By The Prison Health News Advisory Board
From PHN Issue 45, Winter 2021
Prison Health News asked our Advisory Board members for suggestions on how people in prison can advocate for their safety during the pandemic. We’re very grateful for these responses, which we edited for length and clarity.
Try and stick together, because there are a lot of people fighting for you. I’m for sure one of them.
The first thing I thought of was having people join the lawsuits being represented by the ACLU. People can write to their state representatives and the health department about health violations related to COVID-19 and lack of personal protective equipment (PPE) for inmates. I also would recommend consulting with the healthcare workers in the prison, because they could be allies in fighting for more PPE and better health conditions during the COVID-19 pandemic.
These guys are left to fend for themselves while quarantined (without access to commissary) so I have taken it upon myself to try and help them by making sure they get extra T.P. (diarrhea), aspirin (headaches and fever), blankets (chills), cough drops (cough), gatorade (dehydration), stamped envelopes, and pens and paper to write to their families or whatever they may need that I can buy at the store.
An institution should have a “safety manager” who should coordinate the cleaning supplies. The superintendent is also liable for our lives, so they have the ultimate responsibility for us. The staff who have ignored mask mandates are subject to the grievance process available to prisoners. Every state has an ombudsman who is appointed by the state governor. Their duty is to police long-term care facilities, which also includes prisons. Complaints can be made to them.
For extended solitary confinement, my suggestion is to ask for a “federal habeas corpus” challenging their conditions of confinement to have a court make a ruling in an emergency setting. As for denial of phone calls, their right to talk on the phones has “some protection under the First Amendment” of the U.S. Constitution. “Most courts agree that prison officials can restrict telephone privileges in ‘a reasonable manner.’” —McMaster v. Pung, 984 F.2d 948, 953 (8th circuit, 1993).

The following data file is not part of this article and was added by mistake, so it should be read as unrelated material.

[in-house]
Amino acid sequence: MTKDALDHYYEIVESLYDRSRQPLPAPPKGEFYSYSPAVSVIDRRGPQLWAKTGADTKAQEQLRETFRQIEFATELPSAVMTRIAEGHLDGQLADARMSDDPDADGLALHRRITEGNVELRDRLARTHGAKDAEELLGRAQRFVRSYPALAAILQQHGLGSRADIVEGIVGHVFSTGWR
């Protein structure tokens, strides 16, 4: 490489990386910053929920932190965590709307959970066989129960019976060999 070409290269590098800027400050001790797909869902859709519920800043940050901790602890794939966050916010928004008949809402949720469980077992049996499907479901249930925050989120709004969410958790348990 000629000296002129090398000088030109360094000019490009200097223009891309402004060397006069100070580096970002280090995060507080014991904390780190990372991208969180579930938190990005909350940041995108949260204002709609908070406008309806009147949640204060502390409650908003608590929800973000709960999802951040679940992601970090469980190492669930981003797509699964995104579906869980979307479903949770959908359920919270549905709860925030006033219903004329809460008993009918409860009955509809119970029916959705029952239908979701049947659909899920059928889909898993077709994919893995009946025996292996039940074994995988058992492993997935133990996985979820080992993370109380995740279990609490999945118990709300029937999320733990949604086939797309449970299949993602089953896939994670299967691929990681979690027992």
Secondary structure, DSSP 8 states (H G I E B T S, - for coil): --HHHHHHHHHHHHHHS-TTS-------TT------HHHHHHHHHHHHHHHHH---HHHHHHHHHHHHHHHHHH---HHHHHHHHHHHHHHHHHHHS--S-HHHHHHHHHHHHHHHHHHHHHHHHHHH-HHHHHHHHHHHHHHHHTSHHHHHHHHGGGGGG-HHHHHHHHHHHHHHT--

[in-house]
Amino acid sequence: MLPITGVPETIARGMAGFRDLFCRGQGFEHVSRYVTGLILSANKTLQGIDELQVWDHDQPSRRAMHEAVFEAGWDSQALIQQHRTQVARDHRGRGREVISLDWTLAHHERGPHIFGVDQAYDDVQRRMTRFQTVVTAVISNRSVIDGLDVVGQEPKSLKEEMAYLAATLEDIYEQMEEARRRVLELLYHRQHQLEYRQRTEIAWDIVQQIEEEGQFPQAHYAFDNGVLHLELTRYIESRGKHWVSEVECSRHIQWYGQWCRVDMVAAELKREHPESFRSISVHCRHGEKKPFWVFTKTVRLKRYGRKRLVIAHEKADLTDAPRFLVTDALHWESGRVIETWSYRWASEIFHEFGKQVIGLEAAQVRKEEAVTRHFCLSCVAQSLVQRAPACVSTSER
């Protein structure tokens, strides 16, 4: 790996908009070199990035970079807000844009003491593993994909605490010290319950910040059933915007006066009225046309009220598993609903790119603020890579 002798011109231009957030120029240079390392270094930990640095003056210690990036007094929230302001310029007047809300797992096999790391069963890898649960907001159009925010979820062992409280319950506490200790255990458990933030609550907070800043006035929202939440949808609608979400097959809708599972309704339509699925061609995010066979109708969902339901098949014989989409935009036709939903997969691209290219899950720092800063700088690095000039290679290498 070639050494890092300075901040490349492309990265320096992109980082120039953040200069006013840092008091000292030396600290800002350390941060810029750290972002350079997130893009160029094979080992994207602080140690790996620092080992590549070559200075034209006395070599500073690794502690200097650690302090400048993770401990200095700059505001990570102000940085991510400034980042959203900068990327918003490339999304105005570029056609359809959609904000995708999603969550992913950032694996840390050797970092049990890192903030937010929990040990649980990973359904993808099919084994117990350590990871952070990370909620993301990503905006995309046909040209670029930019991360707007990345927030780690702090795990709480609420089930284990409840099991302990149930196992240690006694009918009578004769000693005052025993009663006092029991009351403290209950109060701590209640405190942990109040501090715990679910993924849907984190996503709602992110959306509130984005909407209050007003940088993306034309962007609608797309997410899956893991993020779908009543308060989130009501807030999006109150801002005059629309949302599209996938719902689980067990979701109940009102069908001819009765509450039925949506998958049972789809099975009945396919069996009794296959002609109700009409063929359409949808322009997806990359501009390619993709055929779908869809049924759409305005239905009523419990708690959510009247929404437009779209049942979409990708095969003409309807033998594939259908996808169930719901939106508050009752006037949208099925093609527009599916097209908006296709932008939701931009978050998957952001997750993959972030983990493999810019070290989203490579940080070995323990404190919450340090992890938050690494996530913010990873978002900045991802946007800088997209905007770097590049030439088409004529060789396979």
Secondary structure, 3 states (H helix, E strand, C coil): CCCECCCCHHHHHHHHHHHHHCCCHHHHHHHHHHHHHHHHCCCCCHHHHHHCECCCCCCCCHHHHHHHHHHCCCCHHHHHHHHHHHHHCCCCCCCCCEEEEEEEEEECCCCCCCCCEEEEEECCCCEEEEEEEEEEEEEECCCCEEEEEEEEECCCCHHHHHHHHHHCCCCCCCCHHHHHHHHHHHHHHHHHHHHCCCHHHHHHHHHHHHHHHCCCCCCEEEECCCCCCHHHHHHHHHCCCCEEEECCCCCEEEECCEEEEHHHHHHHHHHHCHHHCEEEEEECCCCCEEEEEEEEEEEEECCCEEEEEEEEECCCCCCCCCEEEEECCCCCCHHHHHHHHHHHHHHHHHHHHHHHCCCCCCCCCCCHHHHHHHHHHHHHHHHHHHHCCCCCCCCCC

People in prisons should get copies of their DOC policies for “code of ethics,” “code of conduct,” and whatever else their state rules are for holding correctional staff accountable. So that way, when they file grievances, inmates can quote an actual rule that staff violated. The DOC Inspector General can be complained to about staff as well. When an IG gets voluminous amounts of complaints about certain staff members, they pay attention to that. DOC directors hate getting bad publicity about their prisons. They can get motivated to make changes from lots of outside inquiries!
You can write to these organizations about what is going on at your facility. They might not write back unless they think they can help you:
ACLU National Office: 125 Broad Street, 18th Floor, New York, NY 10004 Ask them for the address of your local or state ACLU chapter.
Center for Constitutional Rights: 666 Broadway, 7th Floor, New York, NY 10012